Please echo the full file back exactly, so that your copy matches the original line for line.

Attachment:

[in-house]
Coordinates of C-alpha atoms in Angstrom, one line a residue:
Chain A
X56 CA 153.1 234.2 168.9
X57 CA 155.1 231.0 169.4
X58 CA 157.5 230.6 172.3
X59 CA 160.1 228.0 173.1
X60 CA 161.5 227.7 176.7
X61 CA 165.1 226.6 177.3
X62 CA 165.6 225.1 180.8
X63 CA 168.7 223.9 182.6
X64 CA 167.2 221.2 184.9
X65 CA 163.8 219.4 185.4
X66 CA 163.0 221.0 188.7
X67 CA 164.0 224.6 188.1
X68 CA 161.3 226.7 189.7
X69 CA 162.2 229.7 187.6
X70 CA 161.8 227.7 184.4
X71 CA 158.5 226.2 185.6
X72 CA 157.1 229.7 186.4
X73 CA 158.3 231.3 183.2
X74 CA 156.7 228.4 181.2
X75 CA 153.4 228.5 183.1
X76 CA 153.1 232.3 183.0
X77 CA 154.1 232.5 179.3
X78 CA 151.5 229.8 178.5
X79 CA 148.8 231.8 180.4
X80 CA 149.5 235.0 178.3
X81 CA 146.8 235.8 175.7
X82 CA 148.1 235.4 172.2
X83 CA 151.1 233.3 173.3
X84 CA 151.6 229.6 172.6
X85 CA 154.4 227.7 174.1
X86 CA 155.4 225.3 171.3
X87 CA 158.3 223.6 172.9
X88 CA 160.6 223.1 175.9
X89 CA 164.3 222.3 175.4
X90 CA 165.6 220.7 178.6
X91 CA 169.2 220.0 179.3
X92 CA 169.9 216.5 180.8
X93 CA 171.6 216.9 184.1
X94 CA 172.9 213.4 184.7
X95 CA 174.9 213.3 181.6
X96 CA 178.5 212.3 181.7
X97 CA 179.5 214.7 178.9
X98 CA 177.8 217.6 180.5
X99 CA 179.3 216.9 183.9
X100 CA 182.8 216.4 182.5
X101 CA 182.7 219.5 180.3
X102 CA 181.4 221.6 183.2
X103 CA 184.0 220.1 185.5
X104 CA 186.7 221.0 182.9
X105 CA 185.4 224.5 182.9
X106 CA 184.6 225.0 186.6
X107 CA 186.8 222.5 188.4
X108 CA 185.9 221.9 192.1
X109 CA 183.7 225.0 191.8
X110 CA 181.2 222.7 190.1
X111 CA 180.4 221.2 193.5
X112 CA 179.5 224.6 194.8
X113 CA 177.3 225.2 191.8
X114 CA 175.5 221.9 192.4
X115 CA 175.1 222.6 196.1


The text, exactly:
[in-house]
Coordinates of C-alpha atoms in Angstrom, one line a residue:
Chain A
X56 CA 153.1 234.2 168.9
X57 CA 155.1 231.0 169.4
X58 CA 157.5 230.6 172.3
X59 CA 160.1 228.0 173.1
X60 CA 161.5 227.7 176.7
X61 CA 165.1 226.6 177.3
X62 CA 165.6 225.1 180.8
X63 CA 168.7 223.9 182.6
X64 CA 167.2 221.2 184.9
X65 CA 163.8 219.4 185.4
X66 CA 163.0 221.0 188.7
X67 CA 164.0 224.6 188.1
X68 CA 161.3 226.7 189.7
X69 CA 162.2 229.7 187.6
X70 CA 161.8 227.7 184.4
X71 CA 158.5 226.2 185.6
X72 CA 157.1 229.7 186.4
X73 CA 158.3 231.3 183.2
X74 CA 156.7 228.4 181.2
X75 CA 153.4 228.5 183.1
X76 CA 153.1 232.3 183.0
X77 CA 154.1 232.5 179.3
X78 CA 151.5 229.8 178.5
X79 CA 148.8 231.8 180.4
X80 CA 149.5 235.0 178.3
X81 CA 146.8 235.8 175.7
X82 CA 148.1 235.4 172.2
X83 CA 151.1 233.3 173.3
X84 CA 151.6 229.6 172.6
X85 CA 154.4 227.7 174.1
X86 CA 155.4 225.3 171.3
X87 CA 158.3 223.6 172.9
X88 CA 160.6 223.1 175.9
X89 CA 164.3 222.3 175.4
X90 CA 165.6 220.7 178.6
X91 CA 169.2 220.0 179.3
X92 CA 169.9 216.5 180.8
X93 CA 171.6 216.9 184.1
X94 CA 172.9 213.4 184.7
X95 CA 174.9 213.3 181.6
X96 CA 178.5 212.3 181.7
X97 CA 179.5 214.7 178.9
X98 CA 177.8 217.6 180.5
X99 CA 179.3 216.9 183.9
X100 CA 182.8 216.4 182.5
X101 CA 182.7 219.5 180.3
X102 CA 181.4 221.6 183.2
X103 CA 184.0 220.1 185.5
X104 CA 186.7 221.0 182.9
X105 CA 185.4 224.5 182.9
X106 CA 184.6 225.0 186.6
X107 CA 186.8 222.5 188.4
X108 CA 185.9 221.9 192.1
X109 CA 183.7 225.0 191.8
X110 CA 181.2 222.7 190.1
X111 CA 180.4 221.2 193.5
X112 CA 179.5 224.6 194.8
X113 CA 177.3 225.2 191.8
X114 CA 175.5 221.9 192.4
X115 CA 175.1 222.6 196.1